Staying in an unhappy marriage can be a difficult decision, but it can also be the right decision for any number of personal reasons. If you are choosing to stay in an unhappy marriage, take heart. You aren’t alone, and there are some things you can do today to make your situation better.
Whether you’re staying because of the kids, because you don’t want to start over, because you don’t want to be alone, or because of something else entirely, the decision is yours alone to make. It’s a deeply personal decision, and we support you.
Important note: If you have any reason to suspect that you are in an abusive relationship, our advice in this article doesn’t apply. Call the National Domestic Violence Hotline at 800-799-7233 to get the help and support you deserve.
If your marriage is safe and you do choose to stay …
Here are 14 of our best tips for staying happy in an unhappy marriage—
Once you’ve decided to stay happy in an unhappy marriage, the first (and perhaps most important) thing you can do is adjust your expectations accordingly. It’s completely natural for something as big and important as our marriage to consume much of our thoughts and emotions. So staying in an unhappy marriage can easily and effortlessly lead to a life of perpetual unhappiness if we’re not careful. Instead of hoping things will magically start to improve after years of trying to fix them, maybe it’s time to adjust what the expected outcome will be.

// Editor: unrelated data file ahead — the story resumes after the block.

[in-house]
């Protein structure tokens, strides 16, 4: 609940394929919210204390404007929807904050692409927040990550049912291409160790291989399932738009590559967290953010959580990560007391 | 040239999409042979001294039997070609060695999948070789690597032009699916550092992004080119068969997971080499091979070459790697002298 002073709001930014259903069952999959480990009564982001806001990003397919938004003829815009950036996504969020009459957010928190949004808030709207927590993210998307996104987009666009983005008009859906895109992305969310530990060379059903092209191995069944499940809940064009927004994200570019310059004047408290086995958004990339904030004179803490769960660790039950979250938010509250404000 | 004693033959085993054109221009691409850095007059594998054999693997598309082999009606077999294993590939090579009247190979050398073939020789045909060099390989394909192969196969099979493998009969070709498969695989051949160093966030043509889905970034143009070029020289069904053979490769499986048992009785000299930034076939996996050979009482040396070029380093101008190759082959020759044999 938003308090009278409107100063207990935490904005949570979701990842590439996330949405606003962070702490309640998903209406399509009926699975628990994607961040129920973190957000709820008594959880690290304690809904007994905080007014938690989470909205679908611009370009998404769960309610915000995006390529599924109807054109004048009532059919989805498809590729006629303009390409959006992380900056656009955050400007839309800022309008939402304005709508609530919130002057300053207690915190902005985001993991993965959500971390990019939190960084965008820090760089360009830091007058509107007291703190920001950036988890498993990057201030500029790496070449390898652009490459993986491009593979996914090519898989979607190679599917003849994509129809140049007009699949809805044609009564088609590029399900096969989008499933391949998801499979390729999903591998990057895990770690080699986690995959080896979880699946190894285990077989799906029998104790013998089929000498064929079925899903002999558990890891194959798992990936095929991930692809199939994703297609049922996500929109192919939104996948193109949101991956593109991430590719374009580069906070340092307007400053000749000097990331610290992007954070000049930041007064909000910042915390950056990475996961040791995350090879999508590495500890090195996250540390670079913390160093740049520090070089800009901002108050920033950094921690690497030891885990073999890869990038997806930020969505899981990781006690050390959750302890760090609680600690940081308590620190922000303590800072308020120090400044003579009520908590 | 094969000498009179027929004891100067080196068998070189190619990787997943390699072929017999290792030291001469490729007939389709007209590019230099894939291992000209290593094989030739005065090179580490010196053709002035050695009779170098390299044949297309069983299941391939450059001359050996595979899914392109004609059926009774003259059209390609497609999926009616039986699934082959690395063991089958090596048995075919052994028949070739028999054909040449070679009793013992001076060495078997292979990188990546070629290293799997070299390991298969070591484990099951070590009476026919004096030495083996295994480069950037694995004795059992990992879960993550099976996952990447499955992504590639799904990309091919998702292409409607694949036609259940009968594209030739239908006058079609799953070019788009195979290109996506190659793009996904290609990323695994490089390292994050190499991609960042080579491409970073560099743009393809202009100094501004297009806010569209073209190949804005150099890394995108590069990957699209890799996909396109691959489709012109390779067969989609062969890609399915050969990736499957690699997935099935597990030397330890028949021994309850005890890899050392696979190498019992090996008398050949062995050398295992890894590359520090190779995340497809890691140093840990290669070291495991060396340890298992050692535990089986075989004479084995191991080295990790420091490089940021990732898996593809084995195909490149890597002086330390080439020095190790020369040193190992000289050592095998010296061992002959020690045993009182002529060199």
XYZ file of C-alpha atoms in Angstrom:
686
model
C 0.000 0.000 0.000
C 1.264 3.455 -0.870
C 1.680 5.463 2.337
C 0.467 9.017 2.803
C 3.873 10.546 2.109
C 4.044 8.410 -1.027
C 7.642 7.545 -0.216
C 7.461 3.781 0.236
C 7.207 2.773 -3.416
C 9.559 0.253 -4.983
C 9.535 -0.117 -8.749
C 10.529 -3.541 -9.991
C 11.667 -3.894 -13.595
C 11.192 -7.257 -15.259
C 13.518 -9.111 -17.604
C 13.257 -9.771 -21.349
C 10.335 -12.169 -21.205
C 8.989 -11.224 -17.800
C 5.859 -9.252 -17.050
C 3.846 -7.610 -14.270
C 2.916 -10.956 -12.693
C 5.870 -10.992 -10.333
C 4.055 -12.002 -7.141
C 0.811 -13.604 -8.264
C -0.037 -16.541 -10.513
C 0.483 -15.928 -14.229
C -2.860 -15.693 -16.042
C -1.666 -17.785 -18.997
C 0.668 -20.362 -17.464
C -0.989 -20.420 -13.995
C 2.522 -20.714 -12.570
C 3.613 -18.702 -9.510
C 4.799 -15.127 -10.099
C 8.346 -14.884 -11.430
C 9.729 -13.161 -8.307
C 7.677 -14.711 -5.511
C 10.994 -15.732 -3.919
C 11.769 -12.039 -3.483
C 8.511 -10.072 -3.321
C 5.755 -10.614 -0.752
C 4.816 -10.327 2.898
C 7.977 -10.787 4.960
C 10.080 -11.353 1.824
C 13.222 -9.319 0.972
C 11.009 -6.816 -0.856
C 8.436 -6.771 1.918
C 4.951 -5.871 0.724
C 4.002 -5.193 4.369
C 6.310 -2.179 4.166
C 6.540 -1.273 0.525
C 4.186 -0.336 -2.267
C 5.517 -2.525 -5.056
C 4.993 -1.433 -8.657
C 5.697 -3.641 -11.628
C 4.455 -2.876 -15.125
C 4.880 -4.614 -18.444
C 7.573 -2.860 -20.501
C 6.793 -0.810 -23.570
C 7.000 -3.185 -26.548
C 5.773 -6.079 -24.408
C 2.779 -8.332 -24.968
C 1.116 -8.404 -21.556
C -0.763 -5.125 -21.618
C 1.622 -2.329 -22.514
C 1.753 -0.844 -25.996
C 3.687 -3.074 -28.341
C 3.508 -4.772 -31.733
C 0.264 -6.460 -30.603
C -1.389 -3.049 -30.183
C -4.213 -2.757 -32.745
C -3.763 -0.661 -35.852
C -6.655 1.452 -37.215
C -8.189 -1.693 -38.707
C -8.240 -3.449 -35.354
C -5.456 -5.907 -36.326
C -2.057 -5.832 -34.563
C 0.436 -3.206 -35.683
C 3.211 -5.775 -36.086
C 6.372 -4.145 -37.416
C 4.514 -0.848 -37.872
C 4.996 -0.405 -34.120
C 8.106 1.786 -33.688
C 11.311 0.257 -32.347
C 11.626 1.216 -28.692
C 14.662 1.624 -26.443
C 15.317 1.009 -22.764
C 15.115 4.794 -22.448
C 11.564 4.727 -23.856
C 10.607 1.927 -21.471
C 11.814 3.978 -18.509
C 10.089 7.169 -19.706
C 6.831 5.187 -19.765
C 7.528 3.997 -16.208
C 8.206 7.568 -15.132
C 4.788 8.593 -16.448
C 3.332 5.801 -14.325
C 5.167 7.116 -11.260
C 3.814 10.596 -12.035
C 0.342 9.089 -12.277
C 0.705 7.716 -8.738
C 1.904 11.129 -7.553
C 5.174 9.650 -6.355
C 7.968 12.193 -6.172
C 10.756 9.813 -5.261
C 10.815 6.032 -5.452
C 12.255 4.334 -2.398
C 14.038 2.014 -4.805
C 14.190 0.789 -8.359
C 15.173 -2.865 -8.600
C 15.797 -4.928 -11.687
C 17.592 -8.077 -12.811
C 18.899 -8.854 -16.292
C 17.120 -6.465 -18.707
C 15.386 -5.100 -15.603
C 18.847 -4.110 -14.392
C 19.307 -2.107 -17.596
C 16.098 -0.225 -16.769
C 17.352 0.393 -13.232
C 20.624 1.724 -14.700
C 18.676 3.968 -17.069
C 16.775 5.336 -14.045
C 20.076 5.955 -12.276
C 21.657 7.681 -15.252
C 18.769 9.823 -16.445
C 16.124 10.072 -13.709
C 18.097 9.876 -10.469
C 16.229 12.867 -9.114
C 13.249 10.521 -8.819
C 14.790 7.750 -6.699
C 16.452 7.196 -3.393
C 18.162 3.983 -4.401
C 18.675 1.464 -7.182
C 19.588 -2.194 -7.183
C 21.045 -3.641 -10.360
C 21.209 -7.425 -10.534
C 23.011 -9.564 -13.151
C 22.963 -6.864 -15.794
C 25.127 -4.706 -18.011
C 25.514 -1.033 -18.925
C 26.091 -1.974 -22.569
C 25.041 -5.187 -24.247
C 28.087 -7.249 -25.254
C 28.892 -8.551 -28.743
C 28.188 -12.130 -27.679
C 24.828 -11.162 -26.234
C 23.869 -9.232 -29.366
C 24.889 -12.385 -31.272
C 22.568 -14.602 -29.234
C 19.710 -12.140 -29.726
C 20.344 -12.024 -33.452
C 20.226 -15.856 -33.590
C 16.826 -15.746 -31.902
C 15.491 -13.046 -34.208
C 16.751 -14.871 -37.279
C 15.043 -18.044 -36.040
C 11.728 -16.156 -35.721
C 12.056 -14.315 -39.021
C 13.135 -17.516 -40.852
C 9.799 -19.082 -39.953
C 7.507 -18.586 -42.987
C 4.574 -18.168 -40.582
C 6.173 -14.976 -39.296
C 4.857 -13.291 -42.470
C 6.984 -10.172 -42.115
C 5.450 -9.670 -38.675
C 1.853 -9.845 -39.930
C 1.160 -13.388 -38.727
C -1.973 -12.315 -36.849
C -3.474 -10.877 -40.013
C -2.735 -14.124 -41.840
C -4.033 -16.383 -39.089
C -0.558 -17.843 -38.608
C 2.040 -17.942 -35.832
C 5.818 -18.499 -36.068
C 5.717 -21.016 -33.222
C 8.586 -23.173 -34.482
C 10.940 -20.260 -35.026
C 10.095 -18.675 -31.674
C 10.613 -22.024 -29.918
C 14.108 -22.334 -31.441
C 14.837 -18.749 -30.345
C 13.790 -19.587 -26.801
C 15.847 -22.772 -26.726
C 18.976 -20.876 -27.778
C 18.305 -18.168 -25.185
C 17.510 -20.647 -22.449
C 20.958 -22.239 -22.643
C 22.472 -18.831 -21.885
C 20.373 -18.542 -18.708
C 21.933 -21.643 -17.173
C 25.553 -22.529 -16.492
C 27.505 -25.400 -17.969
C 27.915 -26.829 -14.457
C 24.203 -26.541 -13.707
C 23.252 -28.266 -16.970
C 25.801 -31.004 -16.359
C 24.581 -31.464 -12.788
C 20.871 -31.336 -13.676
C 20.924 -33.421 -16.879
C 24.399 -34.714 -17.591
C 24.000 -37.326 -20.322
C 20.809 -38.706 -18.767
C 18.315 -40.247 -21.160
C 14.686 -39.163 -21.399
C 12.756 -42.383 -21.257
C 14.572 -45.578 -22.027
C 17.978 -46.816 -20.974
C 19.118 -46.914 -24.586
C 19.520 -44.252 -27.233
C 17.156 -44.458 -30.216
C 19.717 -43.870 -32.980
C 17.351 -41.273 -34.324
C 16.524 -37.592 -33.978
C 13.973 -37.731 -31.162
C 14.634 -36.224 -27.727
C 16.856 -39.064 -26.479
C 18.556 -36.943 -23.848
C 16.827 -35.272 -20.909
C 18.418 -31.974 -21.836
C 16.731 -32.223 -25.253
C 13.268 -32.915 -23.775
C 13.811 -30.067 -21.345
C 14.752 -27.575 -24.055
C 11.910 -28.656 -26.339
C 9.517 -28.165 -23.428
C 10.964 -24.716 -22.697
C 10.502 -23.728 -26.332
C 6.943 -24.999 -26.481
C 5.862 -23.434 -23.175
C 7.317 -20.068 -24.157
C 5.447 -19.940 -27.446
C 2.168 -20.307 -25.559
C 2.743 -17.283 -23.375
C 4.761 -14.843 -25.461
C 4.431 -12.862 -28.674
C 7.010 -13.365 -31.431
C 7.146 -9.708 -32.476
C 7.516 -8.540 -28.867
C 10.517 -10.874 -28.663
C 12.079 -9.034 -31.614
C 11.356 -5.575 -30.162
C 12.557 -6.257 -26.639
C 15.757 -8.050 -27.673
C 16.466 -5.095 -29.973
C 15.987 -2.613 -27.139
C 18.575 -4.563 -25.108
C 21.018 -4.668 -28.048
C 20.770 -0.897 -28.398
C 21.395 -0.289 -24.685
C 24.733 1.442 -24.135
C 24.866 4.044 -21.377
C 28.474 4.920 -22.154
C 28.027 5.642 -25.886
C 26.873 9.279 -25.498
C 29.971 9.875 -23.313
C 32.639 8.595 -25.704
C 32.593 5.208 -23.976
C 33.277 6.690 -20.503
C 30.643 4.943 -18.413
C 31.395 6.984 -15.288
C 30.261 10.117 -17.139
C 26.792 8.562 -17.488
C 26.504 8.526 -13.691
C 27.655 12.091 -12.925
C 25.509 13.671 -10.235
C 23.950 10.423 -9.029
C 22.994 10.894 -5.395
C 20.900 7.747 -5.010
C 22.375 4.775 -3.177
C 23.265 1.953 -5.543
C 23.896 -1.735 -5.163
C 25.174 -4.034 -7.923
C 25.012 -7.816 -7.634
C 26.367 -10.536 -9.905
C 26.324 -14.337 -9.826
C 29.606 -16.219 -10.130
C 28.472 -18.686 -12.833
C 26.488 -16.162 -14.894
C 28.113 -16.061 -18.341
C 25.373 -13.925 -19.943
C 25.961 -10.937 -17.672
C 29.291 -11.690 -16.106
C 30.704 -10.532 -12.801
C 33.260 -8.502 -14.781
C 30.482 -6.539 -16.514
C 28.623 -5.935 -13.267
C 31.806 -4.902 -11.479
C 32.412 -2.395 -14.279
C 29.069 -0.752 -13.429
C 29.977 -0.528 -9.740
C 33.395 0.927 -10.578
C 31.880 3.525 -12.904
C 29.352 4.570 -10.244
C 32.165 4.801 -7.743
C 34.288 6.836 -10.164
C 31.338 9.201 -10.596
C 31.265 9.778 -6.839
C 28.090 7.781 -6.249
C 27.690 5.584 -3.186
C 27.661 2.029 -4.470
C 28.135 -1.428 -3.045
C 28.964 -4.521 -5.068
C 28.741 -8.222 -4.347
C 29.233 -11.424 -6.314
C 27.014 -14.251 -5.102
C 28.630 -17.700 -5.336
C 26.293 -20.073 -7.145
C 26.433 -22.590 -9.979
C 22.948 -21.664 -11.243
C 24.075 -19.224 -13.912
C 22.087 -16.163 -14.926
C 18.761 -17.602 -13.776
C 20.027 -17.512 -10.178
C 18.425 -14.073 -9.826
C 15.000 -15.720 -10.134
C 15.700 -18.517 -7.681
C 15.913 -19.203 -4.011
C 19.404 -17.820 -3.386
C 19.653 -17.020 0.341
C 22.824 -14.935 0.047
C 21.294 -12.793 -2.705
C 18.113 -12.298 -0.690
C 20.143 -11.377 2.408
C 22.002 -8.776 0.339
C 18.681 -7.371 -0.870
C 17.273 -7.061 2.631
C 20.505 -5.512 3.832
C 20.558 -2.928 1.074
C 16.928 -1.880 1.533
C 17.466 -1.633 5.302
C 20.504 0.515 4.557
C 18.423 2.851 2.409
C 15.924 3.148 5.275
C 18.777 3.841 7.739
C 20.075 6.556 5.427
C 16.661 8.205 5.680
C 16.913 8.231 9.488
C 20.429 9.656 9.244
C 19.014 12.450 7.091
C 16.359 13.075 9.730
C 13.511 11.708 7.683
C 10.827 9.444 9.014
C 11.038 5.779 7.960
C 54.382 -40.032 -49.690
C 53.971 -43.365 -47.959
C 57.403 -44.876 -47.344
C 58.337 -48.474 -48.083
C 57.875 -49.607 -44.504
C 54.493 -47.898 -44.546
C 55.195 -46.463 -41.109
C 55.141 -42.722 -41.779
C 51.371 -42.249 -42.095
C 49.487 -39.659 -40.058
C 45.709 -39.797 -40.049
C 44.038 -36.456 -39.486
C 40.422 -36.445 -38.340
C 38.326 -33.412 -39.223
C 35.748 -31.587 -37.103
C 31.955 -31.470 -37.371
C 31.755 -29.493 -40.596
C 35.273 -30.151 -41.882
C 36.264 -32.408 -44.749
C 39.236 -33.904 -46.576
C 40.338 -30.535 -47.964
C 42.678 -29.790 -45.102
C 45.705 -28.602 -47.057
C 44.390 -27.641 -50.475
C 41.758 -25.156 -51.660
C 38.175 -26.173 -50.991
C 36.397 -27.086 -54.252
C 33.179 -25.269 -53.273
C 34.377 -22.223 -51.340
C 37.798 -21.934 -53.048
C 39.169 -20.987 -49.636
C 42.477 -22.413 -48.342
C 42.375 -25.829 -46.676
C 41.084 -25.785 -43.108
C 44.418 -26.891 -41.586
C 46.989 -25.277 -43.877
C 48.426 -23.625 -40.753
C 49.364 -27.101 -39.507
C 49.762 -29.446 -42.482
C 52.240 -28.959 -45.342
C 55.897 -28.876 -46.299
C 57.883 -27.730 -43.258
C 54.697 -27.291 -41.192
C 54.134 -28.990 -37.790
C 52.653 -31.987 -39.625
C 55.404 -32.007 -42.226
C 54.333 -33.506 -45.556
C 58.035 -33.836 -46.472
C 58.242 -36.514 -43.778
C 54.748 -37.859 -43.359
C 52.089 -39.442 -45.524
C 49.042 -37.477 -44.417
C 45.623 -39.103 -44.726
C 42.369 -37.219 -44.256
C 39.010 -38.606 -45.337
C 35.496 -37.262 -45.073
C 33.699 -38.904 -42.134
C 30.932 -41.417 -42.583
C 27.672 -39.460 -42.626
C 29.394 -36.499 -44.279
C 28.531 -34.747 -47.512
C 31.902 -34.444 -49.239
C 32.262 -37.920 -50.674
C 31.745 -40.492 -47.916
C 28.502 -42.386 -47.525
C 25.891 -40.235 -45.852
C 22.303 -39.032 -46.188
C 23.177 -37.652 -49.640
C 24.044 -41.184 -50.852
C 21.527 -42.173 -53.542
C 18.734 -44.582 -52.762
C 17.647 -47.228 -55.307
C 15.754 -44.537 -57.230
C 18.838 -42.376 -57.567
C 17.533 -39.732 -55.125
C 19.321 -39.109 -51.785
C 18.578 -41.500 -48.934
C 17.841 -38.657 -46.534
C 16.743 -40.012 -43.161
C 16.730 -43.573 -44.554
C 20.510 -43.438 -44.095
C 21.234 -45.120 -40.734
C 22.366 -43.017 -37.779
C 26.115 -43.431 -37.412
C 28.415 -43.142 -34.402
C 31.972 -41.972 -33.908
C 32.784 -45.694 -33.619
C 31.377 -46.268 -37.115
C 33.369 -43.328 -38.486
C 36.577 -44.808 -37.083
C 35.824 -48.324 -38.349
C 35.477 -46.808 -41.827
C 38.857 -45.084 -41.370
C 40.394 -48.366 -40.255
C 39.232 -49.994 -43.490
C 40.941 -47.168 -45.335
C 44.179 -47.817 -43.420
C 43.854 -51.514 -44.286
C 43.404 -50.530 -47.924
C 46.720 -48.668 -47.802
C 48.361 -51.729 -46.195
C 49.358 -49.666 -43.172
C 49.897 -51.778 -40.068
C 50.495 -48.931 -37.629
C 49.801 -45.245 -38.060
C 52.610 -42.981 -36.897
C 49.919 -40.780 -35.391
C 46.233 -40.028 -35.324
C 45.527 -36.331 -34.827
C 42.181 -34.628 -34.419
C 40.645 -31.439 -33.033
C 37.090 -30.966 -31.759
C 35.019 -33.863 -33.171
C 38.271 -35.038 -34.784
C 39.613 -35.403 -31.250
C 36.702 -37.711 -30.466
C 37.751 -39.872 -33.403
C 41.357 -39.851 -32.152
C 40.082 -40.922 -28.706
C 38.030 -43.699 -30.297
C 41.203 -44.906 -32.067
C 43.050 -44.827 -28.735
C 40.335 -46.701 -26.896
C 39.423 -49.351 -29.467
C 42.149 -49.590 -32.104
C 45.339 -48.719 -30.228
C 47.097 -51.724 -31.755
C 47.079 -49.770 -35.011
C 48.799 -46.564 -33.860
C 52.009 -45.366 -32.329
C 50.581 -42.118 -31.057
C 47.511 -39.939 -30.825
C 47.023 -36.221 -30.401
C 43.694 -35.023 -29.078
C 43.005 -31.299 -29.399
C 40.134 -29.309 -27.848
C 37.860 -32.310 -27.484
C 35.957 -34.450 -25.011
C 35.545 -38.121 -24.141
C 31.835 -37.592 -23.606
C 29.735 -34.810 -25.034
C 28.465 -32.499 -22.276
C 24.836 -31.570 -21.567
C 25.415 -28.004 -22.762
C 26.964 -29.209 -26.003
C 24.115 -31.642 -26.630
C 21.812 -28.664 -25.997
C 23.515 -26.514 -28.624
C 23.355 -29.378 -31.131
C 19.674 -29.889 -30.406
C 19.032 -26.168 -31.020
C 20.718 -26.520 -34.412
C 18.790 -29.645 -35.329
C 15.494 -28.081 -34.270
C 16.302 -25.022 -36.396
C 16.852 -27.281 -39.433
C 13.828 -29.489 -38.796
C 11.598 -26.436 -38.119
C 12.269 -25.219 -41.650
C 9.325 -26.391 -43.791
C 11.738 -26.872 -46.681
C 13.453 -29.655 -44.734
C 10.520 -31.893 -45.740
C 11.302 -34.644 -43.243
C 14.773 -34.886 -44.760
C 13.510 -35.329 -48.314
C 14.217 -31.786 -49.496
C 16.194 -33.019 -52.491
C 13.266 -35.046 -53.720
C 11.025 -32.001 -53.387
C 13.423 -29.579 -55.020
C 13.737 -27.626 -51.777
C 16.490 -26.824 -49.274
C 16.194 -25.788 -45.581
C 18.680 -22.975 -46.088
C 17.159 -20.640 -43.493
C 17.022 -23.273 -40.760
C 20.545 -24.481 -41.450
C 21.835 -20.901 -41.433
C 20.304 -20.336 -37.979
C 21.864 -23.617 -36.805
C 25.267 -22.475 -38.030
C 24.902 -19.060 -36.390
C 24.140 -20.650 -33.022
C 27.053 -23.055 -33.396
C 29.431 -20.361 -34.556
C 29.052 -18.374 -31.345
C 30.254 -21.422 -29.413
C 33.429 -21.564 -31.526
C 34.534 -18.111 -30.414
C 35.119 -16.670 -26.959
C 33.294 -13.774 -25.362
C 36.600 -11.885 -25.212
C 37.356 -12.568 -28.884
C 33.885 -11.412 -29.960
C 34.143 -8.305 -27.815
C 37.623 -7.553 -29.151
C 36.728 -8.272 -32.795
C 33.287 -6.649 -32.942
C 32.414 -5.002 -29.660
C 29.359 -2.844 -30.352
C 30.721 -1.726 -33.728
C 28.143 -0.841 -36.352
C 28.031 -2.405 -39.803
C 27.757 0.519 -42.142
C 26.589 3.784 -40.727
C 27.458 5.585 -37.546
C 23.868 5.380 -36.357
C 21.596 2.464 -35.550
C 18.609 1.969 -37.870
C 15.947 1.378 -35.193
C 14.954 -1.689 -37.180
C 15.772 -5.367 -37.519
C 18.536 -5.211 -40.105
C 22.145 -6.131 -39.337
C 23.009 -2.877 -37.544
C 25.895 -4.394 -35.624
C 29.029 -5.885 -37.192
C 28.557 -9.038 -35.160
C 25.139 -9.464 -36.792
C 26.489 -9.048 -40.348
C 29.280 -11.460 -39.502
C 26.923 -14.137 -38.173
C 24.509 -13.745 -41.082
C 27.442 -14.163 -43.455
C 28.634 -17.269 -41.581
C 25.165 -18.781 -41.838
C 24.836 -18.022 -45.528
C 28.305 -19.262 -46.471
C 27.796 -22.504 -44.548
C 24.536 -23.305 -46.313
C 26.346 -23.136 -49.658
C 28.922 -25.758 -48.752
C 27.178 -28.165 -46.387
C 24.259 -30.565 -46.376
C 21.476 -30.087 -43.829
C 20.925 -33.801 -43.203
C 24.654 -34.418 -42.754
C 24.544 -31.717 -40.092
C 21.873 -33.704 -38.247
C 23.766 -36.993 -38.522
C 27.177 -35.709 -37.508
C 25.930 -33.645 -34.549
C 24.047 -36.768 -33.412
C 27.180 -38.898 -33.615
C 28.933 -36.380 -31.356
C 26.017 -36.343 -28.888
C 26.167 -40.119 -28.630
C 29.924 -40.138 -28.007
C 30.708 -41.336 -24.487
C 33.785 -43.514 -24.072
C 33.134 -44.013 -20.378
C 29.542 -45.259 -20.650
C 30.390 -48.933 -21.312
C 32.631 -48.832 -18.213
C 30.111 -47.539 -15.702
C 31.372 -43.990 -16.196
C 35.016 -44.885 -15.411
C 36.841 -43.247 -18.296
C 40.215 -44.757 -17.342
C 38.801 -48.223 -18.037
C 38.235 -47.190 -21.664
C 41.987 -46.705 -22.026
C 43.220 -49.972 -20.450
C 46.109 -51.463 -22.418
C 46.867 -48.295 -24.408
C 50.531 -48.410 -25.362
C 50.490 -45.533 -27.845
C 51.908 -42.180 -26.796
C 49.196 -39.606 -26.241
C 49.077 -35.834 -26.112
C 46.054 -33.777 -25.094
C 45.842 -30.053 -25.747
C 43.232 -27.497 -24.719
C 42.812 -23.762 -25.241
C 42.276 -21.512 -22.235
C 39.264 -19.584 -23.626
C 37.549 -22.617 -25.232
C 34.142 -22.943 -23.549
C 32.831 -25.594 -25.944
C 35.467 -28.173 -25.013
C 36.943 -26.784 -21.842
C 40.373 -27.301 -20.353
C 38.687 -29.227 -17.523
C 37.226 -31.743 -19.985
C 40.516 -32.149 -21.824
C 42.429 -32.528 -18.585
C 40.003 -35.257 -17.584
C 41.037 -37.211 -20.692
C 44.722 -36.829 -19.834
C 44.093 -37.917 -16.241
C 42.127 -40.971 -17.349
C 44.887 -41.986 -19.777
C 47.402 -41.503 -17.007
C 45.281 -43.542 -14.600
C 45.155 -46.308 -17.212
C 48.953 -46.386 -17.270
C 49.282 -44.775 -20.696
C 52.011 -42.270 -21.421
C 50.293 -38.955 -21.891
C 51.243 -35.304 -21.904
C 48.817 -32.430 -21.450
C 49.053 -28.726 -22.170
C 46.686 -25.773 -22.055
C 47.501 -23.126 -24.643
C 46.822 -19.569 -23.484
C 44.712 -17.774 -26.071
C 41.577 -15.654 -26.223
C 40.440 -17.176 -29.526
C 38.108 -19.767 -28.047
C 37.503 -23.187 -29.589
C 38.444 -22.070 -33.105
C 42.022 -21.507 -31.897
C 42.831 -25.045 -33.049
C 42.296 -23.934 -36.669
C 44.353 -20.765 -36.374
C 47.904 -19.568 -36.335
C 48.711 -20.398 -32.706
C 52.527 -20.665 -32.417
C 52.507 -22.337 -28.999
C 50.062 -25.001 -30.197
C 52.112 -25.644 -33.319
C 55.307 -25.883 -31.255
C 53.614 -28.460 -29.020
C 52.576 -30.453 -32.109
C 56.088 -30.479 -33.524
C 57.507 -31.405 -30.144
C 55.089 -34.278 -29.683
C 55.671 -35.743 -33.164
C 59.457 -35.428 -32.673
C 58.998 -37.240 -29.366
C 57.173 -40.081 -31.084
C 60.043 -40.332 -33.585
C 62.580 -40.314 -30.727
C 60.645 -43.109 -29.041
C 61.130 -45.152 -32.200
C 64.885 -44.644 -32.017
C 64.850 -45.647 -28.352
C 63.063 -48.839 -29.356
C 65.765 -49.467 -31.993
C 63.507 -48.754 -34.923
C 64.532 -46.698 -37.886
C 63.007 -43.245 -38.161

Ideas: Start by taking a careful look at what expectations you currently have about your marriage. If you’re brave, write them down. Are any of those expectations unfair or illogical at this point? Have these expectations gone unmet (and therefore created unhappiness) over years? Consider meeting with a counselor—either as a couple or by yourself—who can help you sort out your feelings and set reasonable hopes and expectations for the future.
Bottom line: Re-adjusting your expectations isn’t admitting to failure so much as it is setting a new and achievable standard for success.
Imagine a world in which you and your partner were kind to each other as a general rule. Sure, we all have moments where we slip into old patterns or unhelpful habits, but what if—generally speaking—you and your partner pledged to get along? No, this doesn’t mean you would necessarily agree on everything or that your marriage would suddenly be healthy and happy, happy, happy, but it could defintely contribute to your overall happiness as a couple and as individuals. And even if your partner refuses to be kind to you, you can choose to lead by example. It’s much harder (though certainly not impossible) to be unkind to someone who is consistently being kind. So by being kind to your partner, you might discover that the favor is returned.